From the Telegraph:
Speaking as she launched the Foreign Office’s ninth annual report on human rights, Mrs Beckett defended Britain’s practice of seeking assurances from countries such as Jordan and Algeria that terror suspects deported there will not face torture on their return.
She insisted that the memorandums of understanding with regimes with a previously poor human rights record did not undermine the UK’s long-standing opposition to the use of torture.
In today’s report, Mrs Beckett warned that repressive regimes around the world were using the fight against terrorism as an excuse for tightening restrictions on the human rights of their own citizens.
But the report argued that it was a “complete fallacy” to draw a link between the “legitimate national security” measures of democratic regimes and the repressive acts of authoritarian states.
Addressing the issue of Guantanamo Bay, Mrs Beckett said: “As the Prime Minister has said, we believe that camp should close.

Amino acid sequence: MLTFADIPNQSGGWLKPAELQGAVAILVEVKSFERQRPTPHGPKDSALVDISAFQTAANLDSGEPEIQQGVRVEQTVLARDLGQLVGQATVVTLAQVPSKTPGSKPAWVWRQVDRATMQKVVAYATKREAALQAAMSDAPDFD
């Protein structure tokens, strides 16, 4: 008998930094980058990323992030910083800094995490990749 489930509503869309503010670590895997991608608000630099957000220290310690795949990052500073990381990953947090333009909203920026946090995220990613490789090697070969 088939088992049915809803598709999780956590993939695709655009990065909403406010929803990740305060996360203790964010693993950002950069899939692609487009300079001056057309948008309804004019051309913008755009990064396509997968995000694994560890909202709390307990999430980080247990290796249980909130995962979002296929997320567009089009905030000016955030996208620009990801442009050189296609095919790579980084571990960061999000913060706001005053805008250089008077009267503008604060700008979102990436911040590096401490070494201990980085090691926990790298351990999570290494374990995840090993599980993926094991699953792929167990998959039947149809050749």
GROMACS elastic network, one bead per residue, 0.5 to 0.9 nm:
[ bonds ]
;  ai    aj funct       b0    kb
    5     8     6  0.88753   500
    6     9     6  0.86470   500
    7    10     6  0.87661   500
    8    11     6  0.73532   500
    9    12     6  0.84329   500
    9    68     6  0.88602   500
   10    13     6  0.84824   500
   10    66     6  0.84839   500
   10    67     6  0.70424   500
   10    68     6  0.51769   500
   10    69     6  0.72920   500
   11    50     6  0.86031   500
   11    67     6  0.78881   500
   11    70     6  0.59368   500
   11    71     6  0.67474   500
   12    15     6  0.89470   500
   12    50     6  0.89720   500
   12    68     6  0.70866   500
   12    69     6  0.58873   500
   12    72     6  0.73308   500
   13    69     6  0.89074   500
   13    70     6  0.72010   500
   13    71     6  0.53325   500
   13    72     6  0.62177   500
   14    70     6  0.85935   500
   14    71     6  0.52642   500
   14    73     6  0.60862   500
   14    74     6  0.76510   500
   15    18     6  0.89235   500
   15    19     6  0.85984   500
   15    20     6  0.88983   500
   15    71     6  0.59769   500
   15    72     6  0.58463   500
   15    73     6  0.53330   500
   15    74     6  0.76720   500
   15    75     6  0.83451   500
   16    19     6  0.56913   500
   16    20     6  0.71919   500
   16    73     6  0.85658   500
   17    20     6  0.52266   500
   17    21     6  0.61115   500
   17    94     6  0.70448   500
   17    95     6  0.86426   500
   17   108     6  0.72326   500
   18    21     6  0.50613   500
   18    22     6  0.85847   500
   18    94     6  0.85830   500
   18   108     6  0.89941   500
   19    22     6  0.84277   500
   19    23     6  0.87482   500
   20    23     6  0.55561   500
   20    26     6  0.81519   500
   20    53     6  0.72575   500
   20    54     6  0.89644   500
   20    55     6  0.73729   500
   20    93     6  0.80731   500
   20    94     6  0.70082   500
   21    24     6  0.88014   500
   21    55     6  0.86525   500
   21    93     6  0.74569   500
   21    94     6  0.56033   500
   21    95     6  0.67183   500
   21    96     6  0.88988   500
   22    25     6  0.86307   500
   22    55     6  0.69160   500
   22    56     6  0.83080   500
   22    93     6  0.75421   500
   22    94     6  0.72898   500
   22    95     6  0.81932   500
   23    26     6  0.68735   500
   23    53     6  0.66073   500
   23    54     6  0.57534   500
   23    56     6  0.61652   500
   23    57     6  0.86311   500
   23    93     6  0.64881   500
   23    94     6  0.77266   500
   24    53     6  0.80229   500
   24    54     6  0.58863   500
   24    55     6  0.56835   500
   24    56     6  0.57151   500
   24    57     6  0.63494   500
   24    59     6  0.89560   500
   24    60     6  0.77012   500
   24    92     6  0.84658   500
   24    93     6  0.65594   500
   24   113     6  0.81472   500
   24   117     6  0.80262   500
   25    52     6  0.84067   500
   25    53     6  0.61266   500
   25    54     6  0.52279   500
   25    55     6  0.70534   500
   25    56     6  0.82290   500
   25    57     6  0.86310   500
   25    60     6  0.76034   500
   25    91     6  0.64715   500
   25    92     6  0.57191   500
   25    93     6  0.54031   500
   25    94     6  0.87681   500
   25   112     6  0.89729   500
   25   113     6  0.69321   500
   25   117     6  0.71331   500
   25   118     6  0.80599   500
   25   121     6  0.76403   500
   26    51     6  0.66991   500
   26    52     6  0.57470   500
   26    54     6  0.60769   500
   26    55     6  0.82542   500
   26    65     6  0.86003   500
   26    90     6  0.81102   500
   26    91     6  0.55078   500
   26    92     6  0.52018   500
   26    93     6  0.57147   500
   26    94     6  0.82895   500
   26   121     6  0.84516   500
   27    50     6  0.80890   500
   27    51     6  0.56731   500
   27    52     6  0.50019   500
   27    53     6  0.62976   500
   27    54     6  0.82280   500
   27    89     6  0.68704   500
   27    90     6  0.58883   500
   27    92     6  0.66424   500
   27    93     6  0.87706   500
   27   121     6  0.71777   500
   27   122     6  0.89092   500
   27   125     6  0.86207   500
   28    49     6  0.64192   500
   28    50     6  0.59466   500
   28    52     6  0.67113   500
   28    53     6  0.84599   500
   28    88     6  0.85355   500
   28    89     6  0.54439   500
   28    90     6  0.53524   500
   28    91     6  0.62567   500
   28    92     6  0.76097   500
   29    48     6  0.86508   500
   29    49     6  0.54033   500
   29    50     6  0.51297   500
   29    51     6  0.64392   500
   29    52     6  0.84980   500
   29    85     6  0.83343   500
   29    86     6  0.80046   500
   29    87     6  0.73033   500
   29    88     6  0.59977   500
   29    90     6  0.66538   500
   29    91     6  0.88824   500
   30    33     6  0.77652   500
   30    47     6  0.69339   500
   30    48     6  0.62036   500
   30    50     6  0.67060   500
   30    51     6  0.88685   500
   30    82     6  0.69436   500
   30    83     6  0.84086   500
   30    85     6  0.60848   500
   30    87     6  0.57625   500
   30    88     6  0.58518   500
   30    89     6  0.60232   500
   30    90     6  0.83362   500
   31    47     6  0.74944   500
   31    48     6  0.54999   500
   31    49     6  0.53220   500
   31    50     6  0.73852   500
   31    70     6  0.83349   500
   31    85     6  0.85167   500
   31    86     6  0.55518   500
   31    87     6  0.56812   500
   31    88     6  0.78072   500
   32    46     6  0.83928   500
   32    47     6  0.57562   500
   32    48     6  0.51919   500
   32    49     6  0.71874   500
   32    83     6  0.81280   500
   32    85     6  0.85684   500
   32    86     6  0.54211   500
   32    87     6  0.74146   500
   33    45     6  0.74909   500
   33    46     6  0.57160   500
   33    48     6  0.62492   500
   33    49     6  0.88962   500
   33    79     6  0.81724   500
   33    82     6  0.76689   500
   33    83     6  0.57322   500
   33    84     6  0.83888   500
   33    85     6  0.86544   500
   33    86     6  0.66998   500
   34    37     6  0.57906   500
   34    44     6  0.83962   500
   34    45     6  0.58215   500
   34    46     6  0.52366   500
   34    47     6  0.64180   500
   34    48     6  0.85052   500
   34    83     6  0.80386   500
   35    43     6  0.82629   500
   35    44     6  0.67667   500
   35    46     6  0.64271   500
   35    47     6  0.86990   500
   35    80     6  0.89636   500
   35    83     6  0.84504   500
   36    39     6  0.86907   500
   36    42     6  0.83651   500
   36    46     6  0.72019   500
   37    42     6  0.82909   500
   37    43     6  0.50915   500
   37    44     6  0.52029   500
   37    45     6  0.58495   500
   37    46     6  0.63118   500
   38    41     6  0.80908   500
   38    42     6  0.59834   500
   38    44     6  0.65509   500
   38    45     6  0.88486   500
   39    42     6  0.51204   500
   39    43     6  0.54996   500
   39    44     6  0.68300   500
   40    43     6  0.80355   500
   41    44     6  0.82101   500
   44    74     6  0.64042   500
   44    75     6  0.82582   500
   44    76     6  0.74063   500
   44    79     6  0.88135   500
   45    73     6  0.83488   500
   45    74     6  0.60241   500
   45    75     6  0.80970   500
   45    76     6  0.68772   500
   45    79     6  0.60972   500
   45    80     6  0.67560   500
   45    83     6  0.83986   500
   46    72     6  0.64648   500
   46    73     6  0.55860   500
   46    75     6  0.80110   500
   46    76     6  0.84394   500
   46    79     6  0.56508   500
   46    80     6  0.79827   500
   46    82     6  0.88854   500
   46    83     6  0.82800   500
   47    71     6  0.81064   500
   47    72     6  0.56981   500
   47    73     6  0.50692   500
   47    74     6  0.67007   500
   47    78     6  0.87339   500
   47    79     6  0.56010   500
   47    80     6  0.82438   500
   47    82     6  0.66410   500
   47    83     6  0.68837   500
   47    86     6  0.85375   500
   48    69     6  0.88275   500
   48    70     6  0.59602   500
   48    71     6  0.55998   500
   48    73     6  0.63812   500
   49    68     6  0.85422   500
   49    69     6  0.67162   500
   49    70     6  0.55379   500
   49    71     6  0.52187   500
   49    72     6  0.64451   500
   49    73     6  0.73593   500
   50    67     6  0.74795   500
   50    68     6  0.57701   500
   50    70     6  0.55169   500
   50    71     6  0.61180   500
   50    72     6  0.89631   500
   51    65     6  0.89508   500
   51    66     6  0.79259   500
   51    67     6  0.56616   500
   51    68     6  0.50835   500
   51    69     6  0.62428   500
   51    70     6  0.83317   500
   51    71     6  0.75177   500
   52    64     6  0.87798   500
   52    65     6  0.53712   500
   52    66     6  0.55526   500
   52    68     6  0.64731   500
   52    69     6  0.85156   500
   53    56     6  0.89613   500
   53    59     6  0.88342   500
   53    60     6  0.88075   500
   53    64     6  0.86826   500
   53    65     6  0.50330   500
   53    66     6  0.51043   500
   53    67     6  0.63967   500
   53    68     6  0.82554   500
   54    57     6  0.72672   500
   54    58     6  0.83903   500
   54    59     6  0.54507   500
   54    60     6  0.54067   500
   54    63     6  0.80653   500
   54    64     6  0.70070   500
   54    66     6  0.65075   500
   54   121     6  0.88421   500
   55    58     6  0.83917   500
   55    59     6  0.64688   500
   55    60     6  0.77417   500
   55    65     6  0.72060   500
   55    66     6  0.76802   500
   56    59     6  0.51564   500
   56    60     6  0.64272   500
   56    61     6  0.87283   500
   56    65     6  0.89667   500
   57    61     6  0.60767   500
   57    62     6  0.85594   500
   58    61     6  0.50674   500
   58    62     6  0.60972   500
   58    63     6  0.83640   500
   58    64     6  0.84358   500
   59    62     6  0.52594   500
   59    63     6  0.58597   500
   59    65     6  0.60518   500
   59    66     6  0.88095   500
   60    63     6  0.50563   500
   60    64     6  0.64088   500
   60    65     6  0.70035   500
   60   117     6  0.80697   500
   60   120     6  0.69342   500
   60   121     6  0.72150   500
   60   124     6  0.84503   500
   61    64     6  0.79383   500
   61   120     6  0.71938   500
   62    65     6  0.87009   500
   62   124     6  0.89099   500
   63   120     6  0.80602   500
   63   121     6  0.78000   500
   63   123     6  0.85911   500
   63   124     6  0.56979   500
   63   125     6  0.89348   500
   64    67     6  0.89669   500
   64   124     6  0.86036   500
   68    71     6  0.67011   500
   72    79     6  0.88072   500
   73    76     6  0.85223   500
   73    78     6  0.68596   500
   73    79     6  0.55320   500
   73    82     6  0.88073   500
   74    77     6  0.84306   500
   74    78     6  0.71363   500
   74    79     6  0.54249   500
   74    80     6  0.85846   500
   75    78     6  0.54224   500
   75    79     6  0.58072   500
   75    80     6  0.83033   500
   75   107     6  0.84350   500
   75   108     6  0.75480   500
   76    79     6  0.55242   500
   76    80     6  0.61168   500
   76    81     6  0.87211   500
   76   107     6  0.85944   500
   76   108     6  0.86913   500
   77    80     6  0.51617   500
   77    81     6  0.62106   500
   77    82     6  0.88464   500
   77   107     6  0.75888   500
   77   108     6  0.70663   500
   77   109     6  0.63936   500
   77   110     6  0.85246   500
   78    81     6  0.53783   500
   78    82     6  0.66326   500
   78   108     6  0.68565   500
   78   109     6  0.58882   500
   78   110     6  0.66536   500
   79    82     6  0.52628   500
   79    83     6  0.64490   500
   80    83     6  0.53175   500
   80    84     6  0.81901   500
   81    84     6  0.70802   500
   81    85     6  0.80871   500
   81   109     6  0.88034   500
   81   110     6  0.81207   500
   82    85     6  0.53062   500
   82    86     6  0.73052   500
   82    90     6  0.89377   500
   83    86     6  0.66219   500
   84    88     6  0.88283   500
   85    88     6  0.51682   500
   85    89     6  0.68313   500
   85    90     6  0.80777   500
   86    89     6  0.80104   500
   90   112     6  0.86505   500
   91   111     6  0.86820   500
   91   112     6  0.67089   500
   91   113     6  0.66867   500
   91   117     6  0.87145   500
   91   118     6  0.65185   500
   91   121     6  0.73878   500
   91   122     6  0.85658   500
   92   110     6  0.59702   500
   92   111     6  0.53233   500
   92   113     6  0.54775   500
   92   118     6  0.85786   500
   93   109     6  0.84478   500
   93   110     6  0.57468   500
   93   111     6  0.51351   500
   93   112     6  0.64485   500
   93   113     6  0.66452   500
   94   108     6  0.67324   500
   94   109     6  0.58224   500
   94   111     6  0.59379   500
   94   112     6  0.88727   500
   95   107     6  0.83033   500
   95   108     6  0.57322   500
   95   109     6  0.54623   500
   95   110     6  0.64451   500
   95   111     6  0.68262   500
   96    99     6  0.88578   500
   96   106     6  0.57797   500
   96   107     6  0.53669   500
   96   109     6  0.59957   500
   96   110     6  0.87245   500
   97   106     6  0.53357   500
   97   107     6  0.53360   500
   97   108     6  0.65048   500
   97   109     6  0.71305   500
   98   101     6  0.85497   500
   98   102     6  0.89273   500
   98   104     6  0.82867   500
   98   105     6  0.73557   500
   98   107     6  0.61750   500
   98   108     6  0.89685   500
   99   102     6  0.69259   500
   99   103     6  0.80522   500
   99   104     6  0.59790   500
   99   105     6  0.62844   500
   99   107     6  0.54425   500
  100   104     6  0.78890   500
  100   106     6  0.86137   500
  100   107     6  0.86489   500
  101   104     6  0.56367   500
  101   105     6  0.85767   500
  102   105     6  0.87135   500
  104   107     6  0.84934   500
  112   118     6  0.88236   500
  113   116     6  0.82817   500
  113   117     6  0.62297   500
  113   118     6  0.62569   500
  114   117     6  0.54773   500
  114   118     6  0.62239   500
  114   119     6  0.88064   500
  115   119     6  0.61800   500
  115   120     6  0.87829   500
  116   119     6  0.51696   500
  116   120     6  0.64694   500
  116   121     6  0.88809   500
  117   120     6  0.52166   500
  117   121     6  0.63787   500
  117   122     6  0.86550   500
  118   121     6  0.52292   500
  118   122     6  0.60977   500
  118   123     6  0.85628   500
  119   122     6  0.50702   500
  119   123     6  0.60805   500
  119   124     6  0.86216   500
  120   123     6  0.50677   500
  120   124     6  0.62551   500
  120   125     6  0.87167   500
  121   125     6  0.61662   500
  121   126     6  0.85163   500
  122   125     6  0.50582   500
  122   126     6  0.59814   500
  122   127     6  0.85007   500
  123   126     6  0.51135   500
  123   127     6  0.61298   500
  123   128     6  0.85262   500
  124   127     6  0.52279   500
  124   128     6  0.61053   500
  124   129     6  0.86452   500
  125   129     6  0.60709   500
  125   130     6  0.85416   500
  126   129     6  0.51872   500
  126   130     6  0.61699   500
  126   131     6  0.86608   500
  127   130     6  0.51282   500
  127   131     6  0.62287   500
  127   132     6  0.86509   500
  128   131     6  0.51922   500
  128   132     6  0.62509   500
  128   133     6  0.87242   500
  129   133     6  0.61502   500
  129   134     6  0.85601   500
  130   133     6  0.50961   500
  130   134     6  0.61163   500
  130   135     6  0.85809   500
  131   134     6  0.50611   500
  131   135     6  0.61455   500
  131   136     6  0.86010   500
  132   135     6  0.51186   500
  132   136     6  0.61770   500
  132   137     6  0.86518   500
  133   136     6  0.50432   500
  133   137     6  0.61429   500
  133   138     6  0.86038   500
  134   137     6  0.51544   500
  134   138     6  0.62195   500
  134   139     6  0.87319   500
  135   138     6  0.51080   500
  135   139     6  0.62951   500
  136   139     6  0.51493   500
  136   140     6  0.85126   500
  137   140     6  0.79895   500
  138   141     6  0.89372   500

“The continuing detention without fair trial of prisoners is unacceptable in terms of human rights, but it is also ineffective in terms of counter-terrorism.
“It is widely argued now that the existence of the camp is as much a radicalising and destabilising influence as it is a safeguard to security.”
So that’s: We take legitimate national security measures, You’re doing things that are unacceptable in terms of human rights but we’ve got a memorandum of understanding with you, and They’re an authoritarian state behaving repressively.
Glad we got that sorted out.
Two questions: first, does the qualification that Guantanamo is not only unacceptable in terms of human rights but also ineffective mean that it would be OK if only it were effective?
And second, does this mean — as I thought it did at the time — that the USA has now officially joined Jordan and Libya on our list of pretty iffy countries to which we’ll only deport if we get assurances they’ll behave themselves once they get their paws on the prisoners?
Technorati tag: UK, USA, War on Terror, Guantanamo Bay, Margaret Beckett